A UCLA-led team has developed an inexpensive, universal oral COVID-19 vaccine that prevented severe respiratory illness and weight loss when tested in hamsters, which are naturally susceptible to SARS-CoV-2. It proved as effective as vaccines administered by injection or intranasally in the research.
If ultimately approved for human use, it could be a weapon against all COVID-19 variants and boost uptake, particularly in low- and middle-income countries, and among those with an aversion to needles.
The study is published in the peer-reviewed journal Microbiology Spectrum.
The oral vaccine is based primarily on the nucleocapsid protein, which is the most abundantly expressed of the virus’s four major structural proteins and evolves at a much slower rate than the frequently mutating spike protein. The vaccine utilizes a highly weakened bacterium to produce the nucleocapsid protein in infected cells as well as the membrane protein, which is another highly abundant viral structural protein.
“Being a universal vaccine based primarily upon the nucleocapsid protein, the vaccine is resistant to the incessant mutations of the SARS-CoV-2 spike protein upon which virtually all current vaccines are based,” said senior author Dr. Marcus Horwitz, distinguished professor of medicine in the Division of Infectious Diseases and of microbiology, immunology and molecular genetics at the David Geffen School of Medicine at UCLA. “As a result, current vaccines rapidly become obsolete, requiring that they repeatedly be re-engineered. Hence, our vaccine should protect against new and emerging variants of SARS-CoV-2.”
Oral delivery also makes it easier to distribute the vaccine in resource poor areas of the world by eliminating the need for needles, syringes, and trained personnel to deliver injectable vaccines, he added. “An oral vaccine may also be attractive to many people with vaccine hesitancy on account of fear of needles.”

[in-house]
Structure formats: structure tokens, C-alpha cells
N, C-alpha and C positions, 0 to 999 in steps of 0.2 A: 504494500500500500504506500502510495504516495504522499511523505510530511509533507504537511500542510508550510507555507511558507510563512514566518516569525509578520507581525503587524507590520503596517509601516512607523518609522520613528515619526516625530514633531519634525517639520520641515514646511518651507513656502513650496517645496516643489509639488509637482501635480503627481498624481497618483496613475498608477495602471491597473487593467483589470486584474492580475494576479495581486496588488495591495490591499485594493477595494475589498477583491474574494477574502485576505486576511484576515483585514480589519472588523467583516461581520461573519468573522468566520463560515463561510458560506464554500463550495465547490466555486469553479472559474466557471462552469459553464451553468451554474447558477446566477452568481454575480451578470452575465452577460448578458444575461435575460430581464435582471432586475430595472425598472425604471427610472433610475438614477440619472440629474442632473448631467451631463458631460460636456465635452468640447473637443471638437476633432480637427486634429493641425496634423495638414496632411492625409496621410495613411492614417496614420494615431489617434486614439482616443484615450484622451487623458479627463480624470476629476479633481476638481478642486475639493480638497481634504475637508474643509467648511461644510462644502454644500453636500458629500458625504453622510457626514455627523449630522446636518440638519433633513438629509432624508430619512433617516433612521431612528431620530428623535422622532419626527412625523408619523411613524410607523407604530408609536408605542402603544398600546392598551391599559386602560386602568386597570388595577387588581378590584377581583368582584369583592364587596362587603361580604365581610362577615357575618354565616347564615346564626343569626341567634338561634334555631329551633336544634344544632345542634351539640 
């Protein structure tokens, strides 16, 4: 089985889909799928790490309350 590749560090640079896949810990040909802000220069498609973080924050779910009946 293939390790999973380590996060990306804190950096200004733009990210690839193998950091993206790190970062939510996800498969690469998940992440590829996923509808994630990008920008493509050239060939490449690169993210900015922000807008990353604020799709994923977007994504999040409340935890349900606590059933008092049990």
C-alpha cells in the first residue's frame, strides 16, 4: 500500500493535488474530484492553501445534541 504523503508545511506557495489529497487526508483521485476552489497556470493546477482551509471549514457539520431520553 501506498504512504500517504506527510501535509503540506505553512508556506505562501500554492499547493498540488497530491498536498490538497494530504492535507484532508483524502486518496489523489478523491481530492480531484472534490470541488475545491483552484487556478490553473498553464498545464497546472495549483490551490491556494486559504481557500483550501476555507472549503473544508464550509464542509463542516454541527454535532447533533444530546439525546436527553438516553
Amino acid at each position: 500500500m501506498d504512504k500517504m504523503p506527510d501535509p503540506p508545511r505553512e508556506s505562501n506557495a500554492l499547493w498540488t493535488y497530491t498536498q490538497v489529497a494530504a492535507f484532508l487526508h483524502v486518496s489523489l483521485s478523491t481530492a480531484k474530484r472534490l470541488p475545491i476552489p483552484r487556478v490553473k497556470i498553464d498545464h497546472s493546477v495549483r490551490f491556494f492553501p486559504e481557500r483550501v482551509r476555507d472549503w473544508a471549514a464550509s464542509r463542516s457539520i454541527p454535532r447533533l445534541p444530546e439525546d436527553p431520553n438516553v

The researchers noted that while it worked exceptionally well in preventing severe respiratory illness, it did not provide full protection against high viral loads in the hamsters. Also, they did not test it against the Omicron strain, which contains a nearly identical nucleocapsid protein, because of this strain’s low virulence in the golden Syrian hamsters they used.
But the vaccine, they write, “is efficacious when administered via the oral route against COVID-19-like disease in a highly demanding animal model. This conveniently administered, easily manufactured, inexpensive, and readily stored and transported vaccine could play a major role in ending the COVID-19 pandemic by protecting immunized individuals from serious disease from current and future strains of SARS-CoV-2.”
The next step in the process will be to manufacture the vaccine for oral administration via an acid-resistant enteric capsule that will allow the vaccine to be safely released in the small intestine, Horwitz said. It will then be tested for safety, immunogenicity, and efficacy in humans.
“We also plan to expand the vaccine to protect against infections caused by other types of potentially pandemic coronaviruses such as the virus that causes Middle Eastern Respiratory Syndrome (MERS),” he added.
Additional authors are Qingmei Jia and Saša Masleša-Galić of UCLA; Helle Bielefeldt-Ohmann of the University of Queensland, Australia; and Rachel Maison, Airn Hartwig, and Richard Bowen of Colorado State University.
This study was supported by a Corona Virus Seed grant from the UCLA AIDS Institute and Charity Treks and by the National Institutes of Health (AI141390).